Marks of a Gospel Movement: “Christ’s Rule Empowers Us”

Passage: Acts 1:1-11
Guide for Group Discussion or Personal Reflection

Sermon Summary

Our church’s vision is to “see a gospel movement on the North Shore.” The book of Acts describes the first gospel movement, as God used the early church to powerfully extend Christ’s kingdom beyond Jerusalem, into Judea, Samaria, and even to “the ends of the earth” (1:8).

In essence, a gospel movement is Jesus continuing his own work through his people. In Acts 1:1, we’re told that the account of Jesus’ life, death, and resurrection was only what Jesus “began to do and teach”—implying that he was continuing to “do and teach” through his people, the church. Jesus’ church continues Jesus’ own work of declaring his kingdom and living out the holistic implications of his rule. As the church, we are Jesus’s “witnesses,” declaring the reality of his kingship and kingdom with our words and with the shape of our life together.

The power for a gospel movement comes from Christ’s victorious rule and from the presence of the Holy Spirit. Christ’s ascension means that Christ rose to a place of victory and authority, and now sits on his throne, empowering the mission of God’s people. Because Christ is the already-victorious king, our work is simply to testify to his victory and invite people into it. Most importantly, however, we are empowered by the Holy Spirit—God’s own personal presence with us, who enables us to be and do all that we’re called to!

Sermon Outline

  • The Essence of a Gospel Movement (1:1-3, 6-11)
  • The Power for a Gospel Movement (1:4-5, 8)

Group Discussion & Personal Reflection Guide

Re-read the passage (Acts 1:1-11)

The Essence of a Gospel Movement (1:1-3, 6-11)

Q) INTRO: What comes to mind when you hear our church’s vision “to see a gospel movement on the North Shore”? Does it excite you? Overwhelm you? What do you think would be some “marks” that a gospel movement is taking place?

Q) Re-read Acts 1:1-2. Luke says here that in his “first book” he wrote about “all that Jesus began to do and to teach.” In what sense is Jesus still “doing and teaching” things today?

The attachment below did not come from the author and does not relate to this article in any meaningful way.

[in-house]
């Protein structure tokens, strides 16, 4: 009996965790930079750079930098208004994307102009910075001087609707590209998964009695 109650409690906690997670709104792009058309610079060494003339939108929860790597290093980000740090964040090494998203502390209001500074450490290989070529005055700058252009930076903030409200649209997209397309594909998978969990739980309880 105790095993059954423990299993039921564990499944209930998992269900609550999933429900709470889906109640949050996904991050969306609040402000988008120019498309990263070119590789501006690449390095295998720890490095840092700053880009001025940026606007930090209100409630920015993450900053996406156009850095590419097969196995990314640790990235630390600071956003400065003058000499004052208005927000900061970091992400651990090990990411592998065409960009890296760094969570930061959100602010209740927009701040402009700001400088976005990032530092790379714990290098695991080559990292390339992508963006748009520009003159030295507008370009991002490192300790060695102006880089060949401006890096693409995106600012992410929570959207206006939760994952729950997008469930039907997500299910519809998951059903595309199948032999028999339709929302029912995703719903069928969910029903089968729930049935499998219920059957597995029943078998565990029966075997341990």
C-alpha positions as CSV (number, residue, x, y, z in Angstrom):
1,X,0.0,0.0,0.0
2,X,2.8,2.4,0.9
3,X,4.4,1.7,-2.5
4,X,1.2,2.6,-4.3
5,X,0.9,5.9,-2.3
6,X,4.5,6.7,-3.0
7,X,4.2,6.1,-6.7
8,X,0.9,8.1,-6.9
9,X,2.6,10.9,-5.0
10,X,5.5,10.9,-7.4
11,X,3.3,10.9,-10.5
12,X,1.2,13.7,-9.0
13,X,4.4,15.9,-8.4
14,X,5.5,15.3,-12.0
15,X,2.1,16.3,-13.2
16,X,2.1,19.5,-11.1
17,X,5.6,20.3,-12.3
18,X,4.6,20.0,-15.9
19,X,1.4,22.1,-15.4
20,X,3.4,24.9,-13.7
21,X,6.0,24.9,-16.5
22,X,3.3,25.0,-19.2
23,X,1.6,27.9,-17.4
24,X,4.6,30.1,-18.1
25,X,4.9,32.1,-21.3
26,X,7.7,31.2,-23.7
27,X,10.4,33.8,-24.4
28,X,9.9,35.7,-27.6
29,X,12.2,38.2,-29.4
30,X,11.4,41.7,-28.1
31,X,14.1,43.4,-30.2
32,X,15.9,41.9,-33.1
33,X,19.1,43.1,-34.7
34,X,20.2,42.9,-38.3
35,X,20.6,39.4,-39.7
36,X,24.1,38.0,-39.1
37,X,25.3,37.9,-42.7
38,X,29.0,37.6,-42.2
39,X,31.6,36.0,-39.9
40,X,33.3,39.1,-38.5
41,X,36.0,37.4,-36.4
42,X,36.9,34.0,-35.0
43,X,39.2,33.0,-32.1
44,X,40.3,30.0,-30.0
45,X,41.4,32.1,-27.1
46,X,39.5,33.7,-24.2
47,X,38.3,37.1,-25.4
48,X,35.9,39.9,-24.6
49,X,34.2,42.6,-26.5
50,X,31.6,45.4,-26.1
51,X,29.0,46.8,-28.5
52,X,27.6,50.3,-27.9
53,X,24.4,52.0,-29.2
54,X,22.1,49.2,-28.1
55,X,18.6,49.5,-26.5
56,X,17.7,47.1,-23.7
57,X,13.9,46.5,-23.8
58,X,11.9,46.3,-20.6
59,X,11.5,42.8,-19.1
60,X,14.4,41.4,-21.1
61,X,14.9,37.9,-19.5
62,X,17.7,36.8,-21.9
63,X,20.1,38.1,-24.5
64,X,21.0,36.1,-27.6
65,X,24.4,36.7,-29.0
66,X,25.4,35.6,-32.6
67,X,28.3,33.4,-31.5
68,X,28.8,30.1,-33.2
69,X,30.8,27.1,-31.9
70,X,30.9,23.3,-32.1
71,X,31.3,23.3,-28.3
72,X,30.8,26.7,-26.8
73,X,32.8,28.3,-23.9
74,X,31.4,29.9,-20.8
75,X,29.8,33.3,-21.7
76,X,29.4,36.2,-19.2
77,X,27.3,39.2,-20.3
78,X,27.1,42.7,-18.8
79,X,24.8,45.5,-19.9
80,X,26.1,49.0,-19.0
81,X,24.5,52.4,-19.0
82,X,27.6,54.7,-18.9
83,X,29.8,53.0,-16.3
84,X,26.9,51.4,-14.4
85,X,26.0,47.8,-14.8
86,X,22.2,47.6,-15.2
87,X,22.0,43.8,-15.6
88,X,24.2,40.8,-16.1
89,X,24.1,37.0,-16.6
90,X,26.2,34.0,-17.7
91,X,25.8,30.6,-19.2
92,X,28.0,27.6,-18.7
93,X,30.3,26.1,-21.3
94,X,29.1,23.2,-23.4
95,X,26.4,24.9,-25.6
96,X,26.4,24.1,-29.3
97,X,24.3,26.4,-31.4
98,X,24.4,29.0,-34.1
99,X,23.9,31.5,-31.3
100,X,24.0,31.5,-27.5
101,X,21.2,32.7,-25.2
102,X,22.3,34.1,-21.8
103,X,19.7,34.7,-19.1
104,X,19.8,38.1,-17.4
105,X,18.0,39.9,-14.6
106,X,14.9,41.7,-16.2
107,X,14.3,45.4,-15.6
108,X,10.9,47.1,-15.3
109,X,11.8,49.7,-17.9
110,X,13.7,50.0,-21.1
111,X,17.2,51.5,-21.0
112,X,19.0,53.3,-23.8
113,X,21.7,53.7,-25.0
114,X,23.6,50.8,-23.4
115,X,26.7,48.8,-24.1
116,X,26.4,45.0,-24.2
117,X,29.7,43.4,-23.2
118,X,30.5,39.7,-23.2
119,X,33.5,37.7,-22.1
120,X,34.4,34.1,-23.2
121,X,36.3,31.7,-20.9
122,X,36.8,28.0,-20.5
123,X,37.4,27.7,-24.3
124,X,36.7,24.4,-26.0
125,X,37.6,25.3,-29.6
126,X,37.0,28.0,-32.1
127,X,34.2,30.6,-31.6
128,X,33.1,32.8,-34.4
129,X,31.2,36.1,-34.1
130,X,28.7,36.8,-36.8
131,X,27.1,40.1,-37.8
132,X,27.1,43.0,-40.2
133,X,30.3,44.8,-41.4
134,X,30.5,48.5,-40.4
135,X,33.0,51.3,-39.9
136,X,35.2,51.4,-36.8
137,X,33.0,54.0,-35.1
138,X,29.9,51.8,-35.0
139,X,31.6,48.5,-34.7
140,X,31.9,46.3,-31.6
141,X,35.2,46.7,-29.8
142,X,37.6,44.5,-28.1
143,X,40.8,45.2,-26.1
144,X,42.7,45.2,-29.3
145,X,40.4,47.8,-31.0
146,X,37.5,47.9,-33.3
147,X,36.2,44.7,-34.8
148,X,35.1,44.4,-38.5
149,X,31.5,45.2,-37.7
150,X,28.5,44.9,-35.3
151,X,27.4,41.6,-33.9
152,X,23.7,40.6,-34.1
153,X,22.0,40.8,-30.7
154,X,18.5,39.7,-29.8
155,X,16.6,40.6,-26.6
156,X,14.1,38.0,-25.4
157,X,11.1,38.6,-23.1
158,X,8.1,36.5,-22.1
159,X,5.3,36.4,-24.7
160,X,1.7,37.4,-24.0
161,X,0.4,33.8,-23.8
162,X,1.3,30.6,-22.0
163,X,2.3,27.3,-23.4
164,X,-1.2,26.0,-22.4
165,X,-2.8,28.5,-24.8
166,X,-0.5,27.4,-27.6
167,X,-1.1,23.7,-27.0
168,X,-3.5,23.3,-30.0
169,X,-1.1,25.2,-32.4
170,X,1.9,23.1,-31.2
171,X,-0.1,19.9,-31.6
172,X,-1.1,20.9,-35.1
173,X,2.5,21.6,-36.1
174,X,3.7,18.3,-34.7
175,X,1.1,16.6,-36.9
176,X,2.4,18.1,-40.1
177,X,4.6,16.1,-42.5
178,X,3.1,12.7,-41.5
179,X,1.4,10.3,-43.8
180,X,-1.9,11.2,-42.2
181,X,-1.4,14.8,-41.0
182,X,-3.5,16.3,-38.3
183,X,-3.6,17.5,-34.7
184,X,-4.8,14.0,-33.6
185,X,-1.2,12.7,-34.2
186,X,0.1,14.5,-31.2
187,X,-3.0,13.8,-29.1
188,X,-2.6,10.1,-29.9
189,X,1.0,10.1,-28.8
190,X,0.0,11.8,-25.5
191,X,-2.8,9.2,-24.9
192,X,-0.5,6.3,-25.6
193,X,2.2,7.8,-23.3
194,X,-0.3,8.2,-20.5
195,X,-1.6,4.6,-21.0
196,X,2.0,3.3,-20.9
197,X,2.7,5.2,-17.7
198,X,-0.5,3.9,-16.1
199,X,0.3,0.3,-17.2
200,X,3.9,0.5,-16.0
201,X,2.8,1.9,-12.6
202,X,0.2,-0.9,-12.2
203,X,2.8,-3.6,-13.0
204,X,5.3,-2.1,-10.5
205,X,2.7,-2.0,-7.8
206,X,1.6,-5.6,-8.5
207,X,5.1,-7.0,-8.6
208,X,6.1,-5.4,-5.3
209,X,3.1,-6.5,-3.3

Q) Pastor Ben said that in a gospel movement, Jesus is continuing his own work. How does this truth change the way you view what a gospel movement is? How does this make a gospel movement different than other types of movements in the world today?

Q) Re-read Acts 1:6 and Acts 1:7-8. What were the disciples asking of Jesus? How was his response different than what the disciples were expecting?

Q) This passage teaches that God dignifies Christians who feel “ordinary” by including all of us in his mission. Do you ever feel like you don’t have what it takes to participate in a gospel movement? If so, what do you feel like you lack—experience? Gifting? Time? Money? How might this passage speak to your sense of inadequacy?

The Power for a Gospel Movement (1:4-5, 8)

Q) How would you explain Jesus’ ascension to someone who is not a Christian, in your own words, and using as little “insider terminology” (i.e. vocabulary that only Christians would understand) as possible? Practice sharing with others about what happened at Jesus’ ascension and why it matters.

Q) Re-read Acts 1:8. How does the word “witness” help clarify our role in God’s mission? What does it mean to be a “witness”?

Q) What is one way you, your family, or your friends can be a “witness” for Christ in this next week? Can you think of ways that our church has been a “witness” for Christ and his kingdom during the pandemic?

Q) Pastor Ben said that the “power” we receive from the Holy Spirit in verse 8 is not a “substance” (i.e. 15 “watts of power”) that God gives us, but is a way of describing how God’s personal presence enables us to be and do all we’re called to. Why does this distinction matter? Have you ever felt “empowered” by God’s presence? If so, when?

Q) Re-read Acts 1:4-5. Why do you think the disciples were told to “wait” for the Holy Spirit?

Q) In Acts 1:1-11, the Holy Spirit had not yet come into the original believers—see Acts 2:1-4 for the coming of the Spirit at Pentecost. Today, however (post-Pentecost) we receive the Holy Spirit when we first believe in Jesus. How, then, might we still apply this command to “wait” for the Holy Spirit? What happens when we don’t?

Additional Application Questions

Q) How else would you like to engage with God this week?

Q) How can you tangibly care for those in your community this week, both inside and outside of the church?


Spend time praying for yourselves, our church community, the North Shore community, and our nation and world—particularly those most vulnerable.